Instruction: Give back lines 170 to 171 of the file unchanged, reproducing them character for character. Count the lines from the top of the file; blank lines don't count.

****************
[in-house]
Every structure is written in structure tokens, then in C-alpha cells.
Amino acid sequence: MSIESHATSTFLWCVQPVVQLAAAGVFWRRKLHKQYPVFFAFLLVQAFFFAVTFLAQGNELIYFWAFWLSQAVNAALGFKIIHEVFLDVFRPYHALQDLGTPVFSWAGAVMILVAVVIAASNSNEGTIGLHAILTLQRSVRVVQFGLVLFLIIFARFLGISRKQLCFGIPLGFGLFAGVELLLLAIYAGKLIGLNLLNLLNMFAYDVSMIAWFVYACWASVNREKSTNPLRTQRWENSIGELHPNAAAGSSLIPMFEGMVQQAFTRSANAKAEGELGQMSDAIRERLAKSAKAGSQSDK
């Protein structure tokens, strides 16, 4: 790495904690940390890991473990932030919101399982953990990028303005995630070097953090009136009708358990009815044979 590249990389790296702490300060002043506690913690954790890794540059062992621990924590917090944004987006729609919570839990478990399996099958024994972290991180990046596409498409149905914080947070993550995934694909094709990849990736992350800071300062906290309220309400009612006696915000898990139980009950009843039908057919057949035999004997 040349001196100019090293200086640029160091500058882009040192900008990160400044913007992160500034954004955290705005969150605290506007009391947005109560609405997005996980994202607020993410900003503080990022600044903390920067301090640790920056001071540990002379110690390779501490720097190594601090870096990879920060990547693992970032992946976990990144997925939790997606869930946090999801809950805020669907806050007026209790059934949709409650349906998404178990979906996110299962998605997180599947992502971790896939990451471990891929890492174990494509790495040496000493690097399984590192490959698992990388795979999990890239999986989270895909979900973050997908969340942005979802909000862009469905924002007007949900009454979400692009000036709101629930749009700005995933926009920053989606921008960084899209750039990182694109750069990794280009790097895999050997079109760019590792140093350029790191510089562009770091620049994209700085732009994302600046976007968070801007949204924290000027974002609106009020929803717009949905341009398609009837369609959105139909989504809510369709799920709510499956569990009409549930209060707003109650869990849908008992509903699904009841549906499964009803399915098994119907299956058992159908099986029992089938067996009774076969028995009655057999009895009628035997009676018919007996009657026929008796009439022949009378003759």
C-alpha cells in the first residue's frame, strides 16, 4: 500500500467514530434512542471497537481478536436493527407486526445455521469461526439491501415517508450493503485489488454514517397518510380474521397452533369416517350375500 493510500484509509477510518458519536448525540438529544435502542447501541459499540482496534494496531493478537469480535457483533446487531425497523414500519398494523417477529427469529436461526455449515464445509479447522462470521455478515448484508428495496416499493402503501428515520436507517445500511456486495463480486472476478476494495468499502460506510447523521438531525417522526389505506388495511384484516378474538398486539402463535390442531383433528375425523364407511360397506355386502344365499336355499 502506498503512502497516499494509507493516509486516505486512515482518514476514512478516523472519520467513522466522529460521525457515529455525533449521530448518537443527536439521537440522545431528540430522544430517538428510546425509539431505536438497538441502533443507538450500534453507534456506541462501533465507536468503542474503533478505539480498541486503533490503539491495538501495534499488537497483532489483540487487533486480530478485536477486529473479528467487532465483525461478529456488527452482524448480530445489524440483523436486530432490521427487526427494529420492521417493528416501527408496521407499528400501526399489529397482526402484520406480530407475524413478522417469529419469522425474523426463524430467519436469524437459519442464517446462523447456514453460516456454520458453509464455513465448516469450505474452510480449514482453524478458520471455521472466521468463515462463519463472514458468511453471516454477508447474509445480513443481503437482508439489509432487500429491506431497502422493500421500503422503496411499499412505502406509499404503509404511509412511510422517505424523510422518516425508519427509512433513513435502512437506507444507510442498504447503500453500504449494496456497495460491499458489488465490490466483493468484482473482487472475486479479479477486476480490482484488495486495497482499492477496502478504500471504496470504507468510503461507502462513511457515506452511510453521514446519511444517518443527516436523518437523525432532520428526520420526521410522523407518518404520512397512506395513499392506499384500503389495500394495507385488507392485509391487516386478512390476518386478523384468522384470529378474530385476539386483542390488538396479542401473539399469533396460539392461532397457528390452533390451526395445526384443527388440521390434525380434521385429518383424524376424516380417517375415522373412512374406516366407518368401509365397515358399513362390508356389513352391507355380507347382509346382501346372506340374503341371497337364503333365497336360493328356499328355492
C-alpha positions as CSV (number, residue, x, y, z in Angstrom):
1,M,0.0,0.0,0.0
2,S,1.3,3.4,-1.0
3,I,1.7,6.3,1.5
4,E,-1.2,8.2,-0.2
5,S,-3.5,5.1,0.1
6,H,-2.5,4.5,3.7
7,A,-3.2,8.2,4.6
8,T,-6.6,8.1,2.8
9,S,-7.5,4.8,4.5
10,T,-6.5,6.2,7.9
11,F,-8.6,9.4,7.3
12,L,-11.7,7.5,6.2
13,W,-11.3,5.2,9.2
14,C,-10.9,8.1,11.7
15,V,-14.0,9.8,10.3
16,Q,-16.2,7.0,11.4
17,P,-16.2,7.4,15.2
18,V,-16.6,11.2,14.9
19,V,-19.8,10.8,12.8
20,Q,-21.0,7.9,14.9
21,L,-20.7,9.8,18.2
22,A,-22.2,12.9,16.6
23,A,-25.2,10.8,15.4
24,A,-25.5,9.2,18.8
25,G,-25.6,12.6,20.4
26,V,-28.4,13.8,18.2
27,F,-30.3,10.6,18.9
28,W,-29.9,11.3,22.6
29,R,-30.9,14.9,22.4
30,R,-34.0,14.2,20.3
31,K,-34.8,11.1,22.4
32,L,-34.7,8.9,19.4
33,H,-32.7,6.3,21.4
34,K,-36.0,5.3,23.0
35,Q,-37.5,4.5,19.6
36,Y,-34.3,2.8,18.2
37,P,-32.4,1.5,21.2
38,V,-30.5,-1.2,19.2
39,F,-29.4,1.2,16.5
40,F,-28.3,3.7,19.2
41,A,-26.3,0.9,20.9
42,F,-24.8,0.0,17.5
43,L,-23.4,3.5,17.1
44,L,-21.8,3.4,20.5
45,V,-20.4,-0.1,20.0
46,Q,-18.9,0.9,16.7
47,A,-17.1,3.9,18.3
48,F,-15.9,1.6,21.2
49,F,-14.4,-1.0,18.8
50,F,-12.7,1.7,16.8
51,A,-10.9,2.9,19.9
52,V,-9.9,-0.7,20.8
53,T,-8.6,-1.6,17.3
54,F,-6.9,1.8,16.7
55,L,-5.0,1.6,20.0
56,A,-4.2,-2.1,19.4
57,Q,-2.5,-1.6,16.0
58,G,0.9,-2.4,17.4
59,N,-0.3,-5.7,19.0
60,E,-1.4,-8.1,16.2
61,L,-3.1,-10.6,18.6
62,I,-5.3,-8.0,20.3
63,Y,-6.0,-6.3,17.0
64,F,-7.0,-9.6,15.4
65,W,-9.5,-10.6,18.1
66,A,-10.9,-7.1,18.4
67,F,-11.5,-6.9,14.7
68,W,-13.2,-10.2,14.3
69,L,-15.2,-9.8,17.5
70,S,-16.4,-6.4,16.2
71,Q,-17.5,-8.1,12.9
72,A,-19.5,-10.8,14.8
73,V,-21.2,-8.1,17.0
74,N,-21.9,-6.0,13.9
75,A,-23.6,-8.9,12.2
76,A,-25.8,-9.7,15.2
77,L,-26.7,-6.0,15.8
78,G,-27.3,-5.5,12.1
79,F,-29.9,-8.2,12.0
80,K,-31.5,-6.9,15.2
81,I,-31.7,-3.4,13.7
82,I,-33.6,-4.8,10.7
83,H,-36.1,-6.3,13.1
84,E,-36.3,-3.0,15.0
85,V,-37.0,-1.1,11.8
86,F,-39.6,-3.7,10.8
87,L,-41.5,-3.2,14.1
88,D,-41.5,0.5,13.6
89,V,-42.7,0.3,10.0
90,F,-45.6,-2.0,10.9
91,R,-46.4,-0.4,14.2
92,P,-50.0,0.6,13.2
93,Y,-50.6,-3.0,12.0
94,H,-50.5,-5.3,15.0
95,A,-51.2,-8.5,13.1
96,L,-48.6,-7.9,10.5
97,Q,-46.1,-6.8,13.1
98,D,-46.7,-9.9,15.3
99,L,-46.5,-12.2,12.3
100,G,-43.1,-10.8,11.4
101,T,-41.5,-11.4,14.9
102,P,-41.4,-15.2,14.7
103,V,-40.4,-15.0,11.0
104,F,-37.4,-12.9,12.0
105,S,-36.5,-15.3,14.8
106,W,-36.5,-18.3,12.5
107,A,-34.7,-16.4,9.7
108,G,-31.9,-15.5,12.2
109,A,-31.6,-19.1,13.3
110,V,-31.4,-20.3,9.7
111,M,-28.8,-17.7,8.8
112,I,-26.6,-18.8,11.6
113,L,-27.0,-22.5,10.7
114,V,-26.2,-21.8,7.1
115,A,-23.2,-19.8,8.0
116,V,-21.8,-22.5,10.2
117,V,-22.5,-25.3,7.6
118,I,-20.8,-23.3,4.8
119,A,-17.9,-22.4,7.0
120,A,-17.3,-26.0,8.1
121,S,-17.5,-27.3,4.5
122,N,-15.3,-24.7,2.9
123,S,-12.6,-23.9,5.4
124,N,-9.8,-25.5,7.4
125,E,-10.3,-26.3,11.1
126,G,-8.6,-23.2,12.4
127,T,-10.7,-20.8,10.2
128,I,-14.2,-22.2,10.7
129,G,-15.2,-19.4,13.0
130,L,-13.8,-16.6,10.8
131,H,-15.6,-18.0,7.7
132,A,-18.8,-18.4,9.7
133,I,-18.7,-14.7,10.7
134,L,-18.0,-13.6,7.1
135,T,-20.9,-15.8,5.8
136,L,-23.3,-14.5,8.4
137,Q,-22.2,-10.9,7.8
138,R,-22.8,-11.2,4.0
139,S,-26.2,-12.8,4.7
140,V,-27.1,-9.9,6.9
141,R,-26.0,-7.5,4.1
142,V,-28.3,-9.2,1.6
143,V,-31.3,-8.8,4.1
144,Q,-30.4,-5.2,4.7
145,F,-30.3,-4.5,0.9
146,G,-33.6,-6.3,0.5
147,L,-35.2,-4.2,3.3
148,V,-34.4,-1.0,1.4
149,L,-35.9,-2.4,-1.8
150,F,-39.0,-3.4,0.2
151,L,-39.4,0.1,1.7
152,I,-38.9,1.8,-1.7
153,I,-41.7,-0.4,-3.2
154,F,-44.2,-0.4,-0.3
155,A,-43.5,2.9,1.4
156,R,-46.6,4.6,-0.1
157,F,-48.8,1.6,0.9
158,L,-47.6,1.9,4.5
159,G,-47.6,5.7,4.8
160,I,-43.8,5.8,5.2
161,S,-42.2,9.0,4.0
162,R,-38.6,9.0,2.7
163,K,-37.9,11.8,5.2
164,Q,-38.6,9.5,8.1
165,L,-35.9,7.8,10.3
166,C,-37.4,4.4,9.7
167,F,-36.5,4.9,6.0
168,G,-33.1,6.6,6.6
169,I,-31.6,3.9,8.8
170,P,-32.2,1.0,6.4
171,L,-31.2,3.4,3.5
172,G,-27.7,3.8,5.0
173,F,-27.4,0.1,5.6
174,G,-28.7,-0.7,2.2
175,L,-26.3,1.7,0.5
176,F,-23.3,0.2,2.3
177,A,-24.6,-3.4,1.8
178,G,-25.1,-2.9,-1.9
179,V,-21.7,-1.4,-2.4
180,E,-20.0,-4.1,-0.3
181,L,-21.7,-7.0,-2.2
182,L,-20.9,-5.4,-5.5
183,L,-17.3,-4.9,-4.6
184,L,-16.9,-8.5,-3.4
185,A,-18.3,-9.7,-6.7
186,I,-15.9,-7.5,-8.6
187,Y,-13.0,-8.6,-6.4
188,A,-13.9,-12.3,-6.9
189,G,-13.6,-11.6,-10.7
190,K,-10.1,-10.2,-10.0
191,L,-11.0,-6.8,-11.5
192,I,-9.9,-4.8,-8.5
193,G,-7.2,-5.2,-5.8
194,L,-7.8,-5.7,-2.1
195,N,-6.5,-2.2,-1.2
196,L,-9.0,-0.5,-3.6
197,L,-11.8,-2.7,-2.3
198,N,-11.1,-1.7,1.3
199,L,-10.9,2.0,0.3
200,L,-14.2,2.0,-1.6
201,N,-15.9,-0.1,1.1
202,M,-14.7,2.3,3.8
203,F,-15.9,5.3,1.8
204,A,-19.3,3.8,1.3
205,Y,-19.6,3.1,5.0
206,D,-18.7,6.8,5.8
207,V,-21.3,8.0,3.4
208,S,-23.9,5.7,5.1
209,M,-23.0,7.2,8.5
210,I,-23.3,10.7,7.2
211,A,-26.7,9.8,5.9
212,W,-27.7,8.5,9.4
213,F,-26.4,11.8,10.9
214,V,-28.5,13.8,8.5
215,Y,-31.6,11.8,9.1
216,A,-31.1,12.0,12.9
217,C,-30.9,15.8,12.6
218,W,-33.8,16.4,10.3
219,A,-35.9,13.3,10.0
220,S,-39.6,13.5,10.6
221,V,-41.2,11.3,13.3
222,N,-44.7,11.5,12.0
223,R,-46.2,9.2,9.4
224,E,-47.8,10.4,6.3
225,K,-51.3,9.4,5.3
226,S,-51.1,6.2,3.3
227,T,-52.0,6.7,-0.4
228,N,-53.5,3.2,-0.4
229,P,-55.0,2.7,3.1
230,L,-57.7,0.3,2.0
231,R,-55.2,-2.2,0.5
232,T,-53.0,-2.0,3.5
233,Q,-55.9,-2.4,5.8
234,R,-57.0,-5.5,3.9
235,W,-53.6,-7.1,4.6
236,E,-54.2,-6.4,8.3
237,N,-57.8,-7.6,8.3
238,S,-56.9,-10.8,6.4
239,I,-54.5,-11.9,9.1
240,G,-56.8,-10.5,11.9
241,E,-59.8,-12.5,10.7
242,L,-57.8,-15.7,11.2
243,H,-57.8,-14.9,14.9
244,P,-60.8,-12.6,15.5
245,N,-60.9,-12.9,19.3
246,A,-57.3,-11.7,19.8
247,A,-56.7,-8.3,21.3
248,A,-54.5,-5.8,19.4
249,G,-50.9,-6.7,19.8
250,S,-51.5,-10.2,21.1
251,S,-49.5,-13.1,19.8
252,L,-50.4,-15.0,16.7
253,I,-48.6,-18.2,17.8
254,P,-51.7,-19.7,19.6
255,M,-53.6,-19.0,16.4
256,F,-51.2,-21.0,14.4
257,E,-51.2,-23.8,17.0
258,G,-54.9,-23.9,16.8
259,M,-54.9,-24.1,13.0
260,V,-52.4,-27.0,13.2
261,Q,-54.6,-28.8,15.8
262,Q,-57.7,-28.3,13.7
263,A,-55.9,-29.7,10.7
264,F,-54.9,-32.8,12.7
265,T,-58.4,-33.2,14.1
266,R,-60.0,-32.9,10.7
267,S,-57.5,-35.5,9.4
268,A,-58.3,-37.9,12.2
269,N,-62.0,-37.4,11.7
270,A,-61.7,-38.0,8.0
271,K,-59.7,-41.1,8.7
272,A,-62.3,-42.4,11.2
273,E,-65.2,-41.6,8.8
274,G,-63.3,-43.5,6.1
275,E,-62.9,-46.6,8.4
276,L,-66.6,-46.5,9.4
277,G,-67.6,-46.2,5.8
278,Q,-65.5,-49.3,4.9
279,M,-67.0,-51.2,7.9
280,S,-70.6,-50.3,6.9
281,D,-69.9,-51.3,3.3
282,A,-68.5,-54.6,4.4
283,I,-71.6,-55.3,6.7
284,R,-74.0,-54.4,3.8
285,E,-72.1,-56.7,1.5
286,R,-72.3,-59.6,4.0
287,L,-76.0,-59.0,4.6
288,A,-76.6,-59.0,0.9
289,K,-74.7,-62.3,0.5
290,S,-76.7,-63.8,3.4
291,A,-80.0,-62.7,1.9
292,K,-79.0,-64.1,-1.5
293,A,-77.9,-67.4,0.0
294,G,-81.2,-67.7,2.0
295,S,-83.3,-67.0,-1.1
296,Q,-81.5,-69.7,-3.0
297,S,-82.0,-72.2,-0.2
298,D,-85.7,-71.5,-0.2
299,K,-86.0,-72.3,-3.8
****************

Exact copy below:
164,Q,-38.6,9.5,8.1
165,L,-35.9,7.8,10.3